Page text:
Home World Asia News North Korea: Kim Jong-un Rejects Idea of Unification with South Korea

North Korea: Kim Jong-un Rejects Idea of Unification with South Korea


North Korea’s Kim Jong-un has said unification with South Korea is no longer possible, and that the constitution should be changed to designate it the “principal enemy”.

Kim Jong-un also said three organizations dealing with reunification would shut down, state media KCNA reported.

South Korea’s President Yoon Suk Yeol said it would respond “multiple times stronger” to any provocation from North Korea.

The two Koreas have been divided since the Korean War ended in 1953.

They did not sign a peace treaty and therefore have remained technically still at war ever since.

In a speech delivered at the Supreme People’s Assembly, Kim Jong-un said that the constitution should be amended to educate North Koreans that South Korea is a “primary foe and invariable principal enemy”.

He also said that if a war breaks out on the Korean peninsula, the country’s constitution should reflect the issue of “occupying”, “recapturing” and “incorporating” the South into its territory.

Kim Jong-un – who replaced his father, Kim Jong-il, as North Korean leader in 2011 – said the North “did not want war, but we also have no intention of avoiding it”, according to KCNA.

He said he was taking a “new stand” on north-south relations, which included dismantling all organizations tasked with reunification.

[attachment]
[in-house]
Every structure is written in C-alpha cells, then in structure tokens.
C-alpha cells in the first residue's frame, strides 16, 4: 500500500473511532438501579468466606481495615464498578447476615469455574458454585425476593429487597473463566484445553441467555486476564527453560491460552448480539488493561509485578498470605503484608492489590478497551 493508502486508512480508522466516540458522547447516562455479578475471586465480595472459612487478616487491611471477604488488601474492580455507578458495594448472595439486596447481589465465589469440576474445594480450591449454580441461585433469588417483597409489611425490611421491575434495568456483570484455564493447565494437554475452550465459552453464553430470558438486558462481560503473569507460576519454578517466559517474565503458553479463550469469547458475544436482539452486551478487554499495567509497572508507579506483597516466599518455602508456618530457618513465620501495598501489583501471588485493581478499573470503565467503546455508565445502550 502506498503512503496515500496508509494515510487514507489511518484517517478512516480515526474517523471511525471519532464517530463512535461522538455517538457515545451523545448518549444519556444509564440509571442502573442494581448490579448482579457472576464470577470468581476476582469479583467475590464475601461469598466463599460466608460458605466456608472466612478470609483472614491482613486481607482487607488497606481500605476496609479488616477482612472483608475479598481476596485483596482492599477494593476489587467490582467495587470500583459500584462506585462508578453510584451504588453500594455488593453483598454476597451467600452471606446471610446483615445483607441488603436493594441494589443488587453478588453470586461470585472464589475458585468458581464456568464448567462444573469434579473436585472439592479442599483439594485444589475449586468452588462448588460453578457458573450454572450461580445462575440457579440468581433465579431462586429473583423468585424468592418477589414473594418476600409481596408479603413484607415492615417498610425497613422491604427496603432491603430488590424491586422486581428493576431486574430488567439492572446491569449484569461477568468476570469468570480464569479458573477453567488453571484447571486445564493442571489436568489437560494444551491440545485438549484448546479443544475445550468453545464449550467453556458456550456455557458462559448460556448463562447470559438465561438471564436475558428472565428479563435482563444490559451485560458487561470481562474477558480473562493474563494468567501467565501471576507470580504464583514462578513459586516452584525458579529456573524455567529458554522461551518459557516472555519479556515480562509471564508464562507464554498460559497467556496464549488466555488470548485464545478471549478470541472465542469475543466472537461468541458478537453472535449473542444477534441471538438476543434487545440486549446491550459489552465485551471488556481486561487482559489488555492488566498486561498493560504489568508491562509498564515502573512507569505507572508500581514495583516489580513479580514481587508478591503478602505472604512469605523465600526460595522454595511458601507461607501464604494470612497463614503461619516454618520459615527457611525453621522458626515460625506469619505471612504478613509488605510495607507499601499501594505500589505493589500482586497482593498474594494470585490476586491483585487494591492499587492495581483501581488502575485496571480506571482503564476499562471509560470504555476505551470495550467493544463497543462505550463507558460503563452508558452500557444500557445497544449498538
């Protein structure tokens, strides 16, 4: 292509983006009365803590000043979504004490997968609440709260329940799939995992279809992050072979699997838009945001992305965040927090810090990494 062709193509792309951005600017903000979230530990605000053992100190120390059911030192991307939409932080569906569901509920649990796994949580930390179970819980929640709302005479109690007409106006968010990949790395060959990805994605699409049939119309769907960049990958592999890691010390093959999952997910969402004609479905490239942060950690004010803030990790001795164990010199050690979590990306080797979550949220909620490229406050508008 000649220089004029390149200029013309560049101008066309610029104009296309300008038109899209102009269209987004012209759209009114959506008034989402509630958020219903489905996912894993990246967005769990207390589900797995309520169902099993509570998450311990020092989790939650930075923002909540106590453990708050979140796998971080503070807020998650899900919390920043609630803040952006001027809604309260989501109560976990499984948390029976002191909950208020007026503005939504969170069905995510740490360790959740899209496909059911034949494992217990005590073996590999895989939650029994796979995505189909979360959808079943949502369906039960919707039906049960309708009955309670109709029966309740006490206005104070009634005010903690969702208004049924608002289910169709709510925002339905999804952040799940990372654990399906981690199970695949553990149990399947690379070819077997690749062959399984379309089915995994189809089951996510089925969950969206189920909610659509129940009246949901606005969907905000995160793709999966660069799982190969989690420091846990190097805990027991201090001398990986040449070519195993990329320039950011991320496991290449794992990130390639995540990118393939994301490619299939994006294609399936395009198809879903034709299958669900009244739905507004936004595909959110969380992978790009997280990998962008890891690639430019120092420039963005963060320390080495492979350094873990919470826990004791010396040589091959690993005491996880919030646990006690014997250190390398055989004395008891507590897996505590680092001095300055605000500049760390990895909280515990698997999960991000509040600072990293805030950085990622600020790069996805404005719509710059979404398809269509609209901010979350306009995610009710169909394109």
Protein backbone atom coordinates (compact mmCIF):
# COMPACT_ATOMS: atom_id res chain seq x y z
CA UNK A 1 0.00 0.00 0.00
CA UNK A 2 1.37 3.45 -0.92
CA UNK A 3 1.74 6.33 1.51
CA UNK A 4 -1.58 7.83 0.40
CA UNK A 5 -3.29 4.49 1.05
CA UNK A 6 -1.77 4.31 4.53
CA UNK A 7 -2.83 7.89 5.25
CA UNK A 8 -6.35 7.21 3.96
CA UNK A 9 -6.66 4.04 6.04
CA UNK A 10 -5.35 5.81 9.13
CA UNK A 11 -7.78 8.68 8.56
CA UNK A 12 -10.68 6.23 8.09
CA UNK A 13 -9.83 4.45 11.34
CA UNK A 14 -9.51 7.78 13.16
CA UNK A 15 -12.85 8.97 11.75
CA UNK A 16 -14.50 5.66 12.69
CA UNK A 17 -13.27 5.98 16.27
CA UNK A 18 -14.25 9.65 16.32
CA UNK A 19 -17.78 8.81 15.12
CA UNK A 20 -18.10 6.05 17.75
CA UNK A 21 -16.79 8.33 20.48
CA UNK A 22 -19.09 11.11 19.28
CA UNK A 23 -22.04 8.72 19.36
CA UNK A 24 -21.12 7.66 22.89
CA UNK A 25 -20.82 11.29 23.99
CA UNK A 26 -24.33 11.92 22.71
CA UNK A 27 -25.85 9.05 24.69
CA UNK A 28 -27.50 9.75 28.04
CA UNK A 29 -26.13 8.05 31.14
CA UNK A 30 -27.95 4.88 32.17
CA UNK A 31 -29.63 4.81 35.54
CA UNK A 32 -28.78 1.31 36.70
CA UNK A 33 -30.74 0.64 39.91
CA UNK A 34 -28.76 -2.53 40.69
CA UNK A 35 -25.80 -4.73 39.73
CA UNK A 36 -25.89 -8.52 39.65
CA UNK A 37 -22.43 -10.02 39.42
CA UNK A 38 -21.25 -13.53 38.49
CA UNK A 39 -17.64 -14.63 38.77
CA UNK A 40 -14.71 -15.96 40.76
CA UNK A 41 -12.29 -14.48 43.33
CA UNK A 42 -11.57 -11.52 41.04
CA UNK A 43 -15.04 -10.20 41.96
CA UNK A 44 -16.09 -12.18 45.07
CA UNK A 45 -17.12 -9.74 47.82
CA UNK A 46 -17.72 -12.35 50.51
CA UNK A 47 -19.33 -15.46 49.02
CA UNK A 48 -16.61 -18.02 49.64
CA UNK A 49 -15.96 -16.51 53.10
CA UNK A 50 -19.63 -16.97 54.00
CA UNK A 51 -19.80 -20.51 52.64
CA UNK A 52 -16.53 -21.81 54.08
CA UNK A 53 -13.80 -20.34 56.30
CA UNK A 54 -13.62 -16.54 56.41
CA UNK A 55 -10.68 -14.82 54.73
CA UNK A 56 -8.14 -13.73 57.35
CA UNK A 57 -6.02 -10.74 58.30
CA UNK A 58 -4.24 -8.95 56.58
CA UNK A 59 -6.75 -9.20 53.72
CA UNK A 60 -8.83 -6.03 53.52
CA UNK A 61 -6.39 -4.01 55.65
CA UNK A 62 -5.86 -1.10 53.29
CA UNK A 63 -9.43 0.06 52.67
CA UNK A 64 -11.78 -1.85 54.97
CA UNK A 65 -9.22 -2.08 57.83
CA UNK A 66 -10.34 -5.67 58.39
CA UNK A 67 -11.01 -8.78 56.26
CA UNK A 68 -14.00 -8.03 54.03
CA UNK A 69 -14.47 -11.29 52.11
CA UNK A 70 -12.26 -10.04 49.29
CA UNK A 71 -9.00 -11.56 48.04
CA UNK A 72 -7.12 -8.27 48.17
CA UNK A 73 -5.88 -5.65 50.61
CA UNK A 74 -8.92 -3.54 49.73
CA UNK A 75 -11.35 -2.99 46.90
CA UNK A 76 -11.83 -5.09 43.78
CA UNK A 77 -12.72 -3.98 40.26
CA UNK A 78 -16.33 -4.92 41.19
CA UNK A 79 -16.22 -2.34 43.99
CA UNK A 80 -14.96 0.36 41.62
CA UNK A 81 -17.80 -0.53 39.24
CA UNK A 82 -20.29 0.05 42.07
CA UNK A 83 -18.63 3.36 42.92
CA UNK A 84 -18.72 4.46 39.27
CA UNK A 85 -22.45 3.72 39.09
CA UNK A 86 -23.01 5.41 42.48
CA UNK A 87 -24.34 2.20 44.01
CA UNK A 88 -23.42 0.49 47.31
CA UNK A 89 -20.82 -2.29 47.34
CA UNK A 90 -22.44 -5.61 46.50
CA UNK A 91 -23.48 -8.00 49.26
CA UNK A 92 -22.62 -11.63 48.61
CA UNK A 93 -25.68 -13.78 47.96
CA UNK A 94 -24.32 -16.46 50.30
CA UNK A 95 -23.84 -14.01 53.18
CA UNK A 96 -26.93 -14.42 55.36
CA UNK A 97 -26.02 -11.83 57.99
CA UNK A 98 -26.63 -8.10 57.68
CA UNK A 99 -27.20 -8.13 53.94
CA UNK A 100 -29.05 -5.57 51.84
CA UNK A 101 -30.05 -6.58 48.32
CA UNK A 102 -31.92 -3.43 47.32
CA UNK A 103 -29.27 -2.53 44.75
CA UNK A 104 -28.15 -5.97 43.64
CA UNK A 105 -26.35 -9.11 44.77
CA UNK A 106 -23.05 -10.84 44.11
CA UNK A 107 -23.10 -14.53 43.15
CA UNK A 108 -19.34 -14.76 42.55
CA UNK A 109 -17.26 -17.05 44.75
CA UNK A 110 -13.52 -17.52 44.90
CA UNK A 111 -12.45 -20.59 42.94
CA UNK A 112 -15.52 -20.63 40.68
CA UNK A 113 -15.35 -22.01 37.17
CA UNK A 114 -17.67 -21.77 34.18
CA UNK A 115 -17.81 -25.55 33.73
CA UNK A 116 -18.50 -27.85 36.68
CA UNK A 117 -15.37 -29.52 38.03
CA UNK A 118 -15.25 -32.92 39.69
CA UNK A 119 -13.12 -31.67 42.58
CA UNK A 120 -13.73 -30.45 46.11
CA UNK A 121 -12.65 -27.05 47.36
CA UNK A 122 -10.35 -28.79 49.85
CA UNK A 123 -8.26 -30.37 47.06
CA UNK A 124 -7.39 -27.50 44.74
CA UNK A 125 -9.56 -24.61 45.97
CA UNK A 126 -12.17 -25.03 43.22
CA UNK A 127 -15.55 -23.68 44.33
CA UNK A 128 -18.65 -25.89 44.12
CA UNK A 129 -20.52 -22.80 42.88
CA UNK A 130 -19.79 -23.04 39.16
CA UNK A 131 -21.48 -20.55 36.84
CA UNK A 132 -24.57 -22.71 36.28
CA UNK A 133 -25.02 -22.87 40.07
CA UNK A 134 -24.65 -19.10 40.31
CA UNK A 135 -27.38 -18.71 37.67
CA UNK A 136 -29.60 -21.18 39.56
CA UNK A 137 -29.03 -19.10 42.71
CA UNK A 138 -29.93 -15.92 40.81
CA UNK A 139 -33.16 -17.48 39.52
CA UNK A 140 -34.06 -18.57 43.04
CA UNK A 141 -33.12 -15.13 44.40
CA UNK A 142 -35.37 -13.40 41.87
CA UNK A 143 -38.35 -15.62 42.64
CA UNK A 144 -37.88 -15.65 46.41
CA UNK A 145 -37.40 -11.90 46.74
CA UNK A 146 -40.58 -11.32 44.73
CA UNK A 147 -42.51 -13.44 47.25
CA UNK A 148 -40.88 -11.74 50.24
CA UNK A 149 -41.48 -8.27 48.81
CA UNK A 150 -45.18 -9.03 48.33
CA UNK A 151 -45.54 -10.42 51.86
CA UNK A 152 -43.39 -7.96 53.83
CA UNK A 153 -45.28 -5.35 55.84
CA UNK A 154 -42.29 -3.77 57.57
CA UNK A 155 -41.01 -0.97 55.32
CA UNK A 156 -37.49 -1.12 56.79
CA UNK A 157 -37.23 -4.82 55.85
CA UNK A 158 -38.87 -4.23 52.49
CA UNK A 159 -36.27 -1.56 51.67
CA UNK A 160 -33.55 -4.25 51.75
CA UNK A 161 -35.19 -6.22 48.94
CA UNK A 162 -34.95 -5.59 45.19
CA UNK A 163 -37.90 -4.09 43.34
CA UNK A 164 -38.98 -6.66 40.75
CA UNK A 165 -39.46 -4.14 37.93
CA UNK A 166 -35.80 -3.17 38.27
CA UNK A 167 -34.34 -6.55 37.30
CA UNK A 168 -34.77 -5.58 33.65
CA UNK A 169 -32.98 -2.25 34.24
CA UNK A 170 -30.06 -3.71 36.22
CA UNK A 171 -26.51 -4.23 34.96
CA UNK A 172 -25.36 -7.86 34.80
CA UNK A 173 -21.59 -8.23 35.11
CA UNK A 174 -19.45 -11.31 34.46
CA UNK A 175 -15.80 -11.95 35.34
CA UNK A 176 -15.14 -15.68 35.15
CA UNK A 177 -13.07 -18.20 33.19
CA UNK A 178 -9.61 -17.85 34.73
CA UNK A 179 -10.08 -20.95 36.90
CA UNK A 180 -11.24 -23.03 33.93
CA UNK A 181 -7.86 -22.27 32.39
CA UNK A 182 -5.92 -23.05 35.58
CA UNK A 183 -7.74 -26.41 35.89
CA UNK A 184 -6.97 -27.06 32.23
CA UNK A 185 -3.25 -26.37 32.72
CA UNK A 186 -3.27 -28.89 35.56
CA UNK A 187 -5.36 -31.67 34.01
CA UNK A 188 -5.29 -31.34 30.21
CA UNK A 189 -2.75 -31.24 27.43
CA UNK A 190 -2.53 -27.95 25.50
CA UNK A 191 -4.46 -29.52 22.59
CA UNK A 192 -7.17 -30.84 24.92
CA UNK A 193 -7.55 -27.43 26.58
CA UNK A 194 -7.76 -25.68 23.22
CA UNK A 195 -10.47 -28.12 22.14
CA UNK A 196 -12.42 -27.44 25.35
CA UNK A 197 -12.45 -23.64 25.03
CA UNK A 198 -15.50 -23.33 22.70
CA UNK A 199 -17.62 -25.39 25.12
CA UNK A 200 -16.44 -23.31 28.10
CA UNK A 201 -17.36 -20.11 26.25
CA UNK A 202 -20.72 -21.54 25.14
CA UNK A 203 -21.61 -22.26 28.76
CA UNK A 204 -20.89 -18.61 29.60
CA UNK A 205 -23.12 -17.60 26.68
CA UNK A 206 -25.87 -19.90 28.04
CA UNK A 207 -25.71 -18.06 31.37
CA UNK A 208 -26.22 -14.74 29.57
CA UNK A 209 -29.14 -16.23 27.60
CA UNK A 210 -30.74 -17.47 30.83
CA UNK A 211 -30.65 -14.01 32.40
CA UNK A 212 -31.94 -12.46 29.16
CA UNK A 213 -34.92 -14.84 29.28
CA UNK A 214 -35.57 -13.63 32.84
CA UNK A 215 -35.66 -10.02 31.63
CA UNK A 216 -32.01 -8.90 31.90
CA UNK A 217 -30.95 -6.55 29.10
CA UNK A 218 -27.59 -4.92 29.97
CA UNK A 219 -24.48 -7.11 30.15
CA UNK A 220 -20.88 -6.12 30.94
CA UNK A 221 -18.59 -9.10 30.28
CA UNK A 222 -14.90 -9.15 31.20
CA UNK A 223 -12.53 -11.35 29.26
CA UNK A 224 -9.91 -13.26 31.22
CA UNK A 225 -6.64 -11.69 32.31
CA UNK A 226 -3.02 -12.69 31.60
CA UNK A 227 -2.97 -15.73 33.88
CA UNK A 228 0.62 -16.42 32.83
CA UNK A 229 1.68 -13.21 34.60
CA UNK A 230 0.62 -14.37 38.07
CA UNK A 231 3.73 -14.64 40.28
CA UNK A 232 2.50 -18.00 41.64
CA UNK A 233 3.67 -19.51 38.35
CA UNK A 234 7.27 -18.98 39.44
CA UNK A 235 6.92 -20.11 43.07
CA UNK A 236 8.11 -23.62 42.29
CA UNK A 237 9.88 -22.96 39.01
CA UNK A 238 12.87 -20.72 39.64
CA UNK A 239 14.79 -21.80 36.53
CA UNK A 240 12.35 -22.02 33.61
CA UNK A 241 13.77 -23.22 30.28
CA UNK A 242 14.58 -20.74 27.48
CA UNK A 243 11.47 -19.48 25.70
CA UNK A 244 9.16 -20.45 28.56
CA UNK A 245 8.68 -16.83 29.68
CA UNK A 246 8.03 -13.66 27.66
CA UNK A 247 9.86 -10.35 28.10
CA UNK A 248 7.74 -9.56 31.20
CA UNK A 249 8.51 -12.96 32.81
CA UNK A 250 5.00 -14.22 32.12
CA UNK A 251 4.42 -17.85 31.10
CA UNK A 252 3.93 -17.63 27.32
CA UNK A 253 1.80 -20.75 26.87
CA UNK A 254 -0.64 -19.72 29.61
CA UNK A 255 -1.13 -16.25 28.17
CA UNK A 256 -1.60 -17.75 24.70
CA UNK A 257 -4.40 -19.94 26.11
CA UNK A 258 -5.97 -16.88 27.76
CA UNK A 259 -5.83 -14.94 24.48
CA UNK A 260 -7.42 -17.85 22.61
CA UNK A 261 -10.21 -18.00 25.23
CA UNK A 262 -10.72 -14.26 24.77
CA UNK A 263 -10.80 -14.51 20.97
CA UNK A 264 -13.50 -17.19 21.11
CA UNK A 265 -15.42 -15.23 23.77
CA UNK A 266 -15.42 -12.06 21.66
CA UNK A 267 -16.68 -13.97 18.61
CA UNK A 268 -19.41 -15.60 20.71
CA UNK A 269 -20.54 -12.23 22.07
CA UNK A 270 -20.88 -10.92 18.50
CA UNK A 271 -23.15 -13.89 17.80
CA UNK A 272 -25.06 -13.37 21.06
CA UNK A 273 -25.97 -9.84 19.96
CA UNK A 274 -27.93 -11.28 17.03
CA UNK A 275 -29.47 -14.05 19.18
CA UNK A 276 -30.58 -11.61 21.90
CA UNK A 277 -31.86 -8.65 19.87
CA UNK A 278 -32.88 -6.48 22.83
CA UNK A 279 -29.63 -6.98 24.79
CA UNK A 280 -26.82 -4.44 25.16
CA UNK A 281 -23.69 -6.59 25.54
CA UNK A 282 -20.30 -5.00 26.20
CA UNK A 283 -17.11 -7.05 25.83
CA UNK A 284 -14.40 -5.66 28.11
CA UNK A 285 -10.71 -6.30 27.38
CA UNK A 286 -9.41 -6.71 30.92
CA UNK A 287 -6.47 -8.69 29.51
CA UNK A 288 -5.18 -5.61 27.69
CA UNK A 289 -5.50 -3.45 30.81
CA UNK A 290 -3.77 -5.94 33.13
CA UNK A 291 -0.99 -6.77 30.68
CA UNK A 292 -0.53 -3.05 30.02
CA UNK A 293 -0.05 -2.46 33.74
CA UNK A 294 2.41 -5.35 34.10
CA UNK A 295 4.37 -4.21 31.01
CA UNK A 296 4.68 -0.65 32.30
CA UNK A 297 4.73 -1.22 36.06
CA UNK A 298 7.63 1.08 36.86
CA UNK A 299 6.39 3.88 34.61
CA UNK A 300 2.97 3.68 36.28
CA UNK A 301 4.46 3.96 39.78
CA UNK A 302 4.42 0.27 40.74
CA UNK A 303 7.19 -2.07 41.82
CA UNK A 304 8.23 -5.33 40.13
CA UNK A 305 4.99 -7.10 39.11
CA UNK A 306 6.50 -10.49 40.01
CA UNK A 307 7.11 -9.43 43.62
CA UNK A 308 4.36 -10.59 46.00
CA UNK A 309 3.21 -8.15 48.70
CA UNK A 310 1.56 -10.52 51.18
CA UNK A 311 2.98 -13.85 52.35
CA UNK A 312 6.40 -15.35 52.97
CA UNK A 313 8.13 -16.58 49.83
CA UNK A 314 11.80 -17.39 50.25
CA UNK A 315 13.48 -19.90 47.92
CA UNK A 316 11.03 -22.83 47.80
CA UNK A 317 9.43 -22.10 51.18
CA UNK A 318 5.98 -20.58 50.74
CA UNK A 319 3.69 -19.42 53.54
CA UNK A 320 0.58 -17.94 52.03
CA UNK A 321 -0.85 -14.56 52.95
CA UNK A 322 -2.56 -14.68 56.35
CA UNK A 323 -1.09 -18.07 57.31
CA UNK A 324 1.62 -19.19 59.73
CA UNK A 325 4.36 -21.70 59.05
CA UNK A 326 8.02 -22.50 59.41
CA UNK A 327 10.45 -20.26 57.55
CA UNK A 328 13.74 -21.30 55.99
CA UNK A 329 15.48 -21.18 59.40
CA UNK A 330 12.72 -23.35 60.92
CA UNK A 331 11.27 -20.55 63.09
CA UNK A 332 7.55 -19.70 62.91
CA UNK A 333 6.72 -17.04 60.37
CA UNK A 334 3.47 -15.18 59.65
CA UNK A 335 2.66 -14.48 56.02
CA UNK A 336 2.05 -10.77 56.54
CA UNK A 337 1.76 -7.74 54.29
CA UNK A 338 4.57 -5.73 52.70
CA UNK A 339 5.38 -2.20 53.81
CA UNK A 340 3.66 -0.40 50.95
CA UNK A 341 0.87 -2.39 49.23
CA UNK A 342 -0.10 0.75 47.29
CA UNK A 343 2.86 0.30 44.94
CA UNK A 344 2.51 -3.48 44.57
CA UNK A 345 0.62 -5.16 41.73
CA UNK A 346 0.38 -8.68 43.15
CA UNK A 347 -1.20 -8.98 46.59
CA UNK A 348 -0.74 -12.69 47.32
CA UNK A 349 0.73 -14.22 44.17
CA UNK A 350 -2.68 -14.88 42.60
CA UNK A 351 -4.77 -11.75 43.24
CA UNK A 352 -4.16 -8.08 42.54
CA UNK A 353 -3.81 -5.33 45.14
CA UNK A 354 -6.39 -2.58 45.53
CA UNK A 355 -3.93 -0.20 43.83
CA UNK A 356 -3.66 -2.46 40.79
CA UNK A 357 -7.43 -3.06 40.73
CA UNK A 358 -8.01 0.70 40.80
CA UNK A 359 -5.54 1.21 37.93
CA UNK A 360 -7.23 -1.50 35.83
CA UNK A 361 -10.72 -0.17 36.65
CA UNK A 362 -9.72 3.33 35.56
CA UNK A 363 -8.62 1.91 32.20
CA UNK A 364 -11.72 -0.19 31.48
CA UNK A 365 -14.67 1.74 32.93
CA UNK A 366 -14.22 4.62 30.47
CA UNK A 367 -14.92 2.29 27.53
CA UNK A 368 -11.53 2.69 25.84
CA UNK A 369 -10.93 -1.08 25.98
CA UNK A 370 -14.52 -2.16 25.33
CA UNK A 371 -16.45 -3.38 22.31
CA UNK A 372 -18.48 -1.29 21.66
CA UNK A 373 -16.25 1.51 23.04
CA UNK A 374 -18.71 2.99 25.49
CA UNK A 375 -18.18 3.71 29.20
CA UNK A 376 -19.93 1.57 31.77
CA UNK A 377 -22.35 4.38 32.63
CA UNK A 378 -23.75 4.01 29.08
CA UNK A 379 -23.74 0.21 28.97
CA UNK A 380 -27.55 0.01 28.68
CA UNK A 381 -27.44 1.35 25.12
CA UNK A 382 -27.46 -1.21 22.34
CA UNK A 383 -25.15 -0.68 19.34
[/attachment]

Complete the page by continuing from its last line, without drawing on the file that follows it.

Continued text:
Speaking to his cabinet on January 16, South Korean President Yoon Suk Yeol said that if the North carried out a provocation, the South “will retaliate multiple times stronger”, pointing to the South Korean military’s “overwhelming response capabilities”.

Kim Jong-un’s comments came as relations significantly weakened on the Korean Peninsula in recent months.

In November, North Korea fully suspended a five-year military deal with the South aimed at lowering military tensions. It promised to withdraw all measures “taken to prevent military conflict in all spheres including ground, sea and air”, and said it would deploy more forces to the border region.

The South had partly suspended the agreement days earlier after Kim Jong-un claimed to have successfully launched a spy satellite into space.

The rhetoric – and provocative actions – from the North have only escalated since then.

At year-end policy meetings, the North Korean said he needed to “newly formulate” the North’s stance towards inter-Korean relations and reunification policy, adding that the stated goal was to “make a decisive policy change” related to “the enemy”.

He also threatened a nuclear attack on the South, and called for a build-up of his country’s military arsenal.

North Korea has also launched missiles in recent weeks, as well as live-fire exercises close to South Korean territory.

In a report published last week for 38 North, a US-based organization with a focus on North Korea, former State Department official Robert Carlin and nuclear scientist Siegfried S Hecker said they saw the situation on the Korean Peninsula as “more dangerous than it has ever been” since the start of the Korean War in 1950.

The two countries have boosted ties recently, with both isolated by Western powers, and last September Kim Jong-un visited Russia where he met Vladimir Putin.

Roy likes politics. Knowledge is power, Roy constantly says, so he spends nearly all day gathering information and writing articles about the latest events around the globe. He likes history and studying about war techniques, this is why he finds writing his articles a piece of cake. Another hobby of his is horse – riding.